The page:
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Baroness Mary Warnock

Baroness Mary Warnock is one of Britain’s leading moral philosophers and has also chaired several official commissions of enquiry, including the Committee on Human Fertility and Embryology in the 1980s. She’s currently writing a book in response to Lord Joffe’s Bill, ‘Assisted Dying for the Terminally Ill’. Rick Lewis interviewed her at the House of Lords.

I hear you’re currently writing a book on euthanasia, to coincide with an upcoming House of Lords select committee report on the subject. What are your own personal findings on euthanasia so far, and how do they compare with the committee findings?

Well, the committee was divided. Its report was very good and very thorough. What I liked about it was that they had such a lot of evidence from all over the place. They went to the Netherlands and to Oregon, where euthanasia is permitted in a very limited way, or actually assisted suicide in the case of Oregon. My own conclusions are that it is high time that people spoke honestly about assisted dying. What horrifies me most is that people, mostly old people, who are not competent anymore, are just allowed to wither away. Nobody has any policy about this at all; it just happens. Care for the old and the dying is absolutely terrible in this country. The best of it is almost confined to people with cancer. So my greatest priority is the improvement of palliative care. But this seems to be not incompatible with changing the law to allow a few people who are competent and who know their own minds, who don’t want to go on living, to be helped to die. Because it can be very difficult to commit suicide, even if one is not paralysed. So I would like the law changed.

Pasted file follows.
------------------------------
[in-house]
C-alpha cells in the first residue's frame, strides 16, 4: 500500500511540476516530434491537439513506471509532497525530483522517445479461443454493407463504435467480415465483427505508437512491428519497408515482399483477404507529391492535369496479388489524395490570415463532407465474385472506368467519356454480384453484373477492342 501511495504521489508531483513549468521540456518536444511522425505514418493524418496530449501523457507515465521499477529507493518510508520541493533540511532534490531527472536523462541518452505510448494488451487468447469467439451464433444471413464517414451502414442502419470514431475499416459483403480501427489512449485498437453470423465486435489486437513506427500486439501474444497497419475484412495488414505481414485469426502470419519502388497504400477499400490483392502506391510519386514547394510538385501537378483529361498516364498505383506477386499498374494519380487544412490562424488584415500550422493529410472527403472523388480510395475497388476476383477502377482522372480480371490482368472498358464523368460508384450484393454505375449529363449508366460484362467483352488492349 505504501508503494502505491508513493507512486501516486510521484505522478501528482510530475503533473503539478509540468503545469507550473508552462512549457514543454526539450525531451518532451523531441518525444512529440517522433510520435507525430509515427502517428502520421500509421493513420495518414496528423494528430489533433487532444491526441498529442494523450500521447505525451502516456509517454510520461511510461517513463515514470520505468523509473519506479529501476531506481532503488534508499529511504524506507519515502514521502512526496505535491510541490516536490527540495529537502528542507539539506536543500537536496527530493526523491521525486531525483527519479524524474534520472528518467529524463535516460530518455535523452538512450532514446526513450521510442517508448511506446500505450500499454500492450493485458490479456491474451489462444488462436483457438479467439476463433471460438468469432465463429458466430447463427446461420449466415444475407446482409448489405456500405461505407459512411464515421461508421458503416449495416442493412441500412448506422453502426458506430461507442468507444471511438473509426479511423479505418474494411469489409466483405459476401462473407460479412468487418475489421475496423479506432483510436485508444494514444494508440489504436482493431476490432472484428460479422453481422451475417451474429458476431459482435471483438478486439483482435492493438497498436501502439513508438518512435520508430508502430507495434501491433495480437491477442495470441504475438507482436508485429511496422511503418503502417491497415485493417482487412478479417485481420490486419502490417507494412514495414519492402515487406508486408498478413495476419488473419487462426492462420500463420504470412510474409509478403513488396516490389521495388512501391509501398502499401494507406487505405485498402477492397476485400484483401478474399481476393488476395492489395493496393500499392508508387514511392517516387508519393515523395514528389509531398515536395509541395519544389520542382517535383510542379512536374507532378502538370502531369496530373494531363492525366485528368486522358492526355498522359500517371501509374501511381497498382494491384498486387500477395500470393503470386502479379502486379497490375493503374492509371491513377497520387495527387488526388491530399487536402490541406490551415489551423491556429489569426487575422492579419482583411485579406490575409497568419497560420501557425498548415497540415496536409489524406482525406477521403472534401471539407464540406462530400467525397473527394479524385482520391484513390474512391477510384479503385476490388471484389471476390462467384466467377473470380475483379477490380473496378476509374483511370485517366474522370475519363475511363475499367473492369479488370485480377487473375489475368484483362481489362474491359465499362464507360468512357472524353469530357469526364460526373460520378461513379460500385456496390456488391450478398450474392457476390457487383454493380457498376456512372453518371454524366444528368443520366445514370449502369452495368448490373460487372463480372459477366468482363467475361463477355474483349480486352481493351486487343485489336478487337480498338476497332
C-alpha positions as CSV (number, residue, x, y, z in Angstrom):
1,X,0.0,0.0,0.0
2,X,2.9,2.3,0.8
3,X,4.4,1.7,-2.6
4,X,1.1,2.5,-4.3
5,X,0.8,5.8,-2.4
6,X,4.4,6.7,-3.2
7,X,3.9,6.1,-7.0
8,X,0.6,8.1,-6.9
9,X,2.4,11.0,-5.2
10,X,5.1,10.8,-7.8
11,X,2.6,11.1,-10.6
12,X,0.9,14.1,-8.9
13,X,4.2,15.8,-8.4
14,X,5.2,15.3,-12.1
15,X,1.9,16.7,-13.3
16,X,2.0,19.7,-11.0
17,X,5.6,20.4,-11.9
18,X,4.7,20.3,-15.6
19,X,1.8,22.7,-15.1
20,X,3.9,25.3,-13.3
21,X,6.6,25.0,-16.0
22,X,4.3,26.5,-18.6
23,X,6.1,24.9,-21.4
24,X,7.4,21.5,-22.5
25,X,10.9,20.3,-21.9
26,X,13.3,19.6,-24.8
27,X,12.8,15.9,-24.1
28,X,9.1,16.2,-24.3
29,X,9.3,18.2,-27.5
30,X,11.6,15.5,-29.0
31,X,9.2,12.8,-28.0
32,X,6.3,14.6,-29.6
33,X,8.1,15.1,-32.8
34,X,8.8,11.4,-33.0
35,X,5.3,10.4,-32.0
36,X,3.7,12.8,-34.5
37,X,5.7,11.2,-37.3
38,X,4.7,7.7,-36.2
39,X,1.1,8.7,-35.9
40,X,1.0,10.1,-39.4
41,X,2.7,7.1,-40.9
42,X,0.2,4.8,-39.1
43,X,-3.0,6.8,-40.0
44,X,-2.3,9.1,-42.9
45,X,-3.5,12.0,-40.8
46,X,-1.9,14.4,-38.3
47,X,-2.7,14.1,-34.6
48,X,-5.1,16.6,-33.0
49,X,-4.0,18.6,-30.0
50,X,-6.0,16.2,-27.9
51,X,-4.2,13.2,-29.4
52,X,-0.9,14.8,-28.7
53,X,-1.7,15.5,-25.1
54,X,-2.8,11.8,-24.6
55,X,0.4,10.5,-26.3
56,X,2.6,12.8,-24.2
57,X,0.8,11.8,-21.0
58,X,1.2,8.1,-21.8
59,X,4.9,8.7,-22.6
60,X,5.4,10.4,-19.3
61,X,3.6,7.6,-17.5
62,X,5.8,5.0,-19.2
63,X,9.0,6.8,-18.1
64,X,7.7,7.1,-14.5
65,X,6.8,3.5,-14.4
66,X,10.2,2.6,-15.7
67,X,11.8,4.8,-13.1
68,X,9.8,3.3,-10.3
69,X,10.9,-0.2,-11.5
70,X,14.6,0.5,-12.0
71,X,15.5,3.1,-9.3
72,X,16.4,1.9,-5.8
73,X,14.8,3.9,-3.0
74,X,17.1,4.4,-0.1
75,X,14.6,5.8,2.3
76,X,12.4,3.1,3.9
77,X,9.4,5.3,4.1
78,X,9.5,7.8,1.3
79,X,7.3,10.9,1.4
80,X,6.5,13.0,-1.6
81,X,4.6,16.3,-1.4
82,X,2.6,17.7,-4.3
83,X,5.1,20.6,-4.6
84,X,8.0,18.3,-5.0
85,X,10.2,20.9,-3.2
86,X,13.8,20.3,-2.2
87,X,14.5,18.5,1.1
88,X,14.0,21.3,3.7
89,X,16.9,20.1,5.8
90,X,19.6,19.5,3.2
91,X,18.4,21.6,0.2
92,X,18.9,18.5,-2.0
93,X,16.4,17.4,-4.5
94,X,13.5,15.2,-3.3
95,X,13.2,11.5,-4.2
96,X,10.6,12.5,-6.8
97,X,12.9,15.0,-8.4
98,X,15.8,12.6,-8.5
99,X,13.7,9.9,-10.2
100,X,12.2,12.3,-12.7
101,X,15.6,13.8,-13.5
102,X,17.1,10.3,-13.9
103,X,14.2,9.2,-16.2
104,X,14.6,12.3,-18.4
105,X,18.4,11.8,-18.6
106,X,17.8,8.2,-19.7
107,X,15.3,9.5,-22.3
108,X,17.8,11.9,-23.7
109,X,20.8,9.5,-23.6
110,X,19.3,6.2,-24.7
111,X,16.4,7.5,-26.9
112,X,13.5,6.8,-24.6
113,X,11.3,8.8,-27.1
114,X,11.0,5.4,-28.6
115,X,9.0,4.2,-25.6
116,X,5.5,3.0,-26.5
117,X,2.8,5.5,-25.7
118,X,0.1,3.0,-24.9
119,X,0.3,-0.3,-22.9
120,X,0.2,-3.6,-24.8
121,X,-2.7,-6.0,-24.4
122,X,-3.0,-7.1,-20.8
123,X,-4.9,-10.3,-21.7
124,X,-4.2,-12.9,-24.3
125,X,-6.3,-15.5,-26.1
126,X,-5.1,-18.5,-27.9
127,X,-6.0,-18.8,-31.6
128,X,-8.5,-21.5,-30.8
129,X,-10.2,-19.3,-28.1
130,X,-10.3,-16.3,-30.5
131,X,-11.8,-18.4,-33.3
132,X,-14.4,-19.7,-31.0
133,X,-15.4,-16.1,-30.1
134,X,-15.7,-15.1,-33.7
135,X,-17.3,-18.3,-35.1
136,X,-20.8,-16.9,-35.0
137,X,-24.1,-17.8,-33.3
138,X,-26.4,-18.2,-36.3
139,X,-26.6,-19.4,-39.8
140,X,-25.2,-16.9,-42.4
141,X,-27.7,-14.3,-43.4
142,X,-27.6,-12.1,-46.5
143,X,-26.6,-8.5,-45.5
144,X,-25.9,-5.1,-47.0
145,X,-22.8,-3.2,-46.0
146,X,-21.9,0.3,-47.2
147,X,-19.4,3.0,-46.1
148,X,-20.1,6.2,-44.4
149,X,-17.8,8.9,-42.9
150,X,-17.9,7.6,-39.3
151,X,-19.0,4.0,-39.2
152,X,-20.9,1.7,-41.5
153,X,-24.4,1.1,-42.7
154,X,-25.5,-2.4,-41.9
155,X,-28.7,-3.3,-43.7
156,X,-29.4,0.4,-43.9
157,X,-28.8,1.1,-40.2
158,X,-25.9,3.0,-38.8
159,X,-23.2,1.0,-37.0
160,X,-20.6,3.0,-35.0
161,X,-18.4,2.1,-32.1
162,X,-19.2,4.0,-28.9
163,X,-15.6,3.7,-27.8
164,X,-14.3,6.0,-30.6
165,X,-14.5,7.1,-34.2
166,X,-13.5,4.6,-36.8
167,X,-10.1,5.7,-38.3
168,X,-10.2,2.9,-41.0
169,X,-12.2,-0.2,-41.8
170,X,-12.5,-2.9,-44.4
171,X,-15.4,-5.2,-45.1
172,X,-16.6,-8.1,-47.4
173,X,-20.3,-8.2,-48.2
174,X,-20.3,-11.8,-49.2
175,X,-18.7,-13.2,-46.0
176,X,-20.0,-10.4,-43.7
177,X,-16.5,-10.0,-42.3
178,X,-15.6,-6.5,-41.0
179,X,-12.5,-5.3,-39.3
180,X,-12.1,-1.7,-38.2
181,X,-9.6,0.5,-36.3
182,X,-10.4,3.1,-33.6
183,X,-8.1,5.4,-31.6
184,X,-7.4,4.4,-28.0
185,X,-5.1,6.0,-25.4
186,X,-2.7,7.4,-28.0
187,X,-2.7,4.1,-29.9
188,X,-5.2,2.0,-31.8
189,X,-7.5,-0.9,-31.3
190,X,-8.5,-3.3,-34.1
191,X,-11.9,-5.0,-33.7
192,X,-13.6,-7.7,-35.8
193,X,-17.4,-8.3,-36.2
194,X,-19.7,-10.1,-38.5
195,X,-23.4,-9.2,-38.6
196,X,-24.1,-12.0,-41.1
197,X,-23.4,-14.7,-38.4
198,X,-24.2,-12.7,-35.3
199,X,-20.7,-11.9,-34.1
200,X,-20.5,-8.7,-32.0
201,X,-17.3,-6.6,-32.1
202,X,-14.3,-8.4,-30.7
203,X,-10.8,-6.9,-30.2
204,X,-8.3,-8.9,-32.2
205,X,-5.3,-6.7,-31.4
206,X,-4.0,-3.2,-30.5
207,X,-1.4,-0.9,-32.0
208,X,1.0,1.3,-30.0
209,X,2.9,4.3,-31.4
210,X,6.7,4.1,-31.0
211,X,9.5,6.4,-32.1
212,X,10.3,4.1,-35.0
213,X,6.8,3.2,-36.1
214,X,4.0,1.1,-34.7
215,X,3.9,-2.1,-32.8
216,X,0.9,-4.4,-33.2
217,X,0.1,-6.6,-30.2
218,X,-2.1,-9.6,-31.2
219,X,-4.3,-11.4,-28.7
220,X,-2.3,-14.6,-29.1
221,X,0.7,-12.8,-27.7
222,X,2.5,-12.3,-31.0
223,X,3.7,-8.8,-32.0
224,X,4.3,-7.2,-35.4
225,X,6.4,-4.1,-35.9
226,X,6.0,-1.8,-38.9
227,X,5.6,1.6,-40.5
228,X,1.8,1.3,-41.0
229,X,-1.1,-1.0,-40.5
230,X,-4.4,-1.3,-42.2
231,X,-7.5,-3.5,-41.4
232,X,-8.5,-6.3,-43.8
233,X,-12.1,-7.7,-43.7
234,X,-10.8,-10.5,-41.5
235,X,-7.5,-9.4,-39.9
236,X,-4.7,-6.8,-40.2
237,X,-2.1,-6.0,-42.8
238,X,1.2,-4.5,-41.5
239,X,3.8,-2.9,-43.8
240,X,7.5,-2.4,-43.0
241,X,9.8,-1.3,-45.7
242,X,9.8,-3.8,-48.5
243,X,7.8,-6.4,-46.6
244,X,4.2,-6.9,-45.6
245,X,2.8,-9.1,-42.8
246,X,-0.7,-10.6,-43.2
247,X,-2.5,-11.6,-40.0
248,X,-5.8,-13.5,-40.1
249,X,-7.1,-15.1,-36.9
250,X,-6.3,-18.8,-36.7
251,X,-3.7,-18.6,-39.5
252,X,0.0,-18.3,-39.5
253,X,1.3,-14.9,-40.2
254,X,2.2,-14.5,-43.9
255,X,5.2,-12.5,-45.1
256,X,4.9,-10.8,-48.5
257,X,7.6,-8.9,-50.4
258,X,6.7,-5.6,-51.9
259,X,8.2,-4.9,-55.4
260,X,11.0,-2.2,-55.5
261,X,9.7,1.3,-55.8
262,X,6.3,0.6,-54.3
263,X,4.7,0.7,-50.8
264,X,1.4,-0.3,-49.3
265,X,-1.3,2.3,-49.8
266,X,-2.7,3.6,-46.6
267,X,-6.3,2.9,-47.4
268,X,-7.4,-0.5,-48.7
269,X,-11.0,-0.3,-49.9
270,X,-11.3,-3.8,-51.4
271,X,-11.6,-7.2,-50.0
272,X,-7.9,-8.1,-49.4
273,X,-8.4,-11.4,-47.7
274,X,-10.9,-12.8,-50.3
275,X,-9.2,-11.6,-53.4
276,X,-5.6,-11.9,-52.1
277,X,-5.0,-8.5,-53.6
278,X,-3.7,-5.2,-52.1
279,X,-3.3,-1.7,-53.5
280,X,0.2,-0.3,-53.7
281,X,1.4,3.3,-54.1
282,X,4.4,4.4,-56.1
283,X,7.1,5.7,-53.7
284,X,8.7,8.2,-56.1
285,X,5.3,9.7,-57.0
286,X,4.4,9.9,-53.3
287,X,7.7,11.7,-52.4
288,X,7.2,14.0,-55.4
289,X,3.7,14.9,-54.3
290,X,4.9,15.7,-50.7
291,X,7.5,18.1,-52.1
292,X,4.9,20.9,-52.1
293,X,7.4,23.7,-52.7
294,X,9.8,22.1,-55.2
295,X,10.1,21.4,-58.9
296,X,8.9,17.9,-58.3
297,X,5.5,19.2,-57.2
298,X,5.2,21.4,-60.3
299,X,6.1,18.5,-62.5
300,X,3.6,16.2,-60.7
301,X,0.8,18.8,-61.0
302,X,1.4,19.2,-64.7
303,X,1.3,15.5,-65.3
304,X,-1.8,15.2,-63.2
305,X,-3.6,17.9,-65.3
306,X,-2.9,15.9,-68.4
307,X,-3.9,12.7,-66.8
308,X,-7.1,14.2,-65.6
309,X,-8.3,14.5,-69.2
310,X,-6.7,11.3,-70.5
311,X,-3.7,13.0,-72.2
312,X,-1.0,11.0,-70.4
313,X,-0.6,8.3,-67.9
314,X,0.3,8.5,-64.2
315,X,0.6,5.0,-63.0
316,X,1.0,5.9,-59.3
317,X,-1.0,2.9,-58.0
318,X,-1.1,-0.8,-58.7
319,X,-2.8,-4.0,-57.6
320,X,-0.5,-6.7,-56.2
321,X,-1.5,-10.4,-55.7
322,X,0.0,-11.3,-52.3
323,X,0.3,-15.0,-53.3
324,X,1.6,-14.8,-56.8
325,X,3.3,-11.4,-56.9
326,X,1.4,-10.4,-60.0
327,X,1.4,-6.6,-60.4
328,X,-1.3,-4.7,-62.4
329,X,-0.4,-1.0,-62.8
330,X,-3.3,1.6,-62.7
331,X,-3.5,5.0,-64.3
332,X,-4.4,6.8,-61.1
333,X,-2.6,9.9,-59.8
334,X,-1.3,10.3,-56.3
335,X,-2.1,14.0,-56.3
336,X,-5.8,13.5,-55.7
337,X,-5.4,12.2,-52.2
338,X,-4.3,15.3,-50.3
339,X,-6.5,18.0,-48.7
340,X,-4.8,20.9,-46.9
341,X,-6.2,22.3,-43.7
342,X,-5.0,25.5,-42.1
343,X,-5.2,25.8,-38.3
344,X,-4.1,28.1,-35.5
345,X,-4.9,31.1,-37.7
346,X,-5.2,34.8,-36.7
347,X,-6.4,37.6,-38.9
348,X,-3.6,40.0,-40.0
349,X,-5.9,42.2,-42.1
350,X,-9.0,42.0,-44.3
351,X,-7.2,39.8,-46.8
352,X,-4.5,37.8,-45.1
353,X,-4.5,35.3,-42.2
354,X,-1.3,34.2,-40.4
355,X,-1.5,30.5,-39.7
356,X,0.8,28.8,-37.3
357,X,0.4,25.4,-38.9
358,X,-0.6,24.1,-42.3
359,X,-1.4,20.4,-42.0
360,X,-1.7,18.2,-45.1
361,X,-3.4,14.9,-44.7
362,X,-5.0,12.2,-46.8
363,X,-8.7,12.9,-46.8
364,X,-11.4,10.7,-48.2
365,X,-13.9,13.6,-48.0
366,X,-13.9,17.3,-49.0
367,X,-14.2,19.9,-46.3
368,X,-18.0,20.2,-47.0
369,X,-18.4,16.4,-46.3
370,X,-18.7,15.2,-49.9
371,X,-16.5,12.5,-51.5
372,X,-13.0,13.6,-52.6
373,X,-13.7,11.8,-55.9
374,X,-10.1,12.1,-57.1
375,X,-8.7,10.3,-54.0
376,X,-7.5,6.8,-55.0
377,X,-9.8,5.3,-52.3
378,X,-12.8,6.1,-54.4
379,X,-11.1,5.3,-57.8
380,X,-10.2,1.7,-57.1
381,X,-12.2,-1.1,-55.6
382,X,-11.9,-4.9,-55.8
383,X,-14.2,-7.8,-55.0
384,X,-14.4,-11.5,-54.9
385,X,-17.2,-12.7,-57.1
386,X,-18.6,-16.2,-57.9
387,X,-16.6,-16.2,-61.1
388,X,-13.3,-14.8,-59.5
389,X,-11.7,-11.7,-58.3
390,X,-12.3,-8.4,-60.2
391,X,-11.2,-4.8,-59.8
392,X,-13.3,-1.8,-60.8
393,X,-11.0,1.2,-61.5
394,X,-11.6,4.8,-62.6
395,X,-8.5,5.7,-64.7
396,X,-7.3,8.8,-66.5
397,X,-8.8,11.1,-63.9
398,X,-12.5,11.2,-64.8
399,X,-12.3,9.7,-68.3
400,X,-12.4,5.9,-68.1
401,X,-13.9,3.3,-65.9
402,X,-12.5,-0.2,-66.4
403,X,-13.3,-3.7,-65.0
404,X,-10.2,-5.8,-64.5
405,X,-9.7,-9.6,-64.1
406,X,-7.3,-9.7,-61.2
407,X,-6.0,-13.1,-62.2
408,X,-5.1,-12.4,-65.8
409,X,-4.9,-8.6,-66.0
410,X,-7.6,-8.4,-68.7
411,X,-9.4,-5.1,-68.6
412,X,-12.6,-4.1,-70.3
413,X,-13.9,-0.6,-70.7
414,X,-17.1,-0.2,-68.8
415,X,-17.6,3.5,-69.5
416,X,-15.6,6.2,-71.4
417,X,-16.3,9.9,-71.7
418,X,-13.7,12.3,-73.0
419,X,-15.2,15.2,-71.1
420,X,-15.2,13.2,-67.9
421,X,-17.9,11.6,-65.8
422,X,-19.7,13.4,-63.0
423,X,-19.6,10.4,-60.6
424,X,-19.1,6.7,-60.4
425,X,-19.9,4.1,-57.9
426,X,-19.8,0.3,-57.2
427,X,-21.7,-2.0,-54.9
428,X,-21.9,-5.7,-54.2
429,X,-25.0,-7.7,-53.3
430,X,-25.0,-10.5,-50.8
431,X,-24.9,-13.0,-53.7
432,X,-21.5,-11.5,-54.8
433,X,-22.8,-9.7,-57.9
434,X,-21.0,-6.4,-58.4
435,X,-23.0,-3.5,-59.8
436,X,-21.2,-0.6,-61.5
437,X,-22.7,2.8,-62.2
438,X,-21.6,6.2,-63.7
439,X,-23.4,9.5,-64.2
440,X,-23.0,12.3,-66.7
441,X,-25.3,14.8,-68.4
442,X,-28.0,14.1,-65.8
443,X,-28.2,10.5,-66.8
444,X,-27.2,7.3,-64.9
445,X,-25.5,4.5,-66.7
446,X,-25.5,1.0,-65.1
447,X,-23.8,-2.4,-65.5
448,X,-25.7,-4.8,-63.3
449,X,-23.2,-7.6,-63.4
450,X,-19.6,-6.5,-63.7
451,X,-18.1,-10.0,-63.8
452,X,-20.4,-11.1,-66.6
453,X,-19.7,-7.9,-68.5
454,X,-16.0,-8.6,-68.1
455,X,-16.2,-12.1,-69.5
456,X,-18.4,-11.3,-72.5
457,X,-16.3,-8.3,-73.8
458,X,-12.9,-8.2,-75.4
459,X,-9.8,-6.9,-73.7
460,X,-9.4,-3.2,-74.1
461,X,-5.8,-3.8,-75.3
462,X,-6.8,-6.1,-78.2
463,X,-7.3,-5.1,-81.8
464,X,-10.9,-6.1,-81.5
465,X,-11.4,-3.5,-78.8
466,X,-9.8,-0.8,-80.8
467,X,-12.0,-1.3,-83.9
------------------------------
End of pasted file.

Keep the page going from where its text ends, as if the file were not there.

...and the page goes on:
I understand that a while back you created a bit of a stir in the newspapers when you said that you yourself, if you felt you were in danger of becoming a burden to your family, and were fearfully ill and so on, would under those circumstances prefer to go for assisted suicide.

Oh yes, absolutely, I’ve no doubt about that. I mean, the only thing that I fear about dying is that it might be a very slow process, and I’d much rather have some way of committing suicide, but I can’t quite think what. I have a lot of friends who are retired doctors, and one used to be able to rely on them to provide one with pills, but now they’re not allowed to sign prescriptions after they’ve retired, so that sort of help doesn’t exist anymore. So it really is quite a puzzle to know how one would do it, because I would be very incompetent at taking a lot of pills and so on. Therefore I think a bit of help would come in useful. I simply couldn’t bear to get into the position where my children began to feel, “Oh God, I think we better go and see her.” I couldn’t bear it. And I see no point in living if one were ga-ga. I just wouldn’t want to. One way or another I’d much rather die.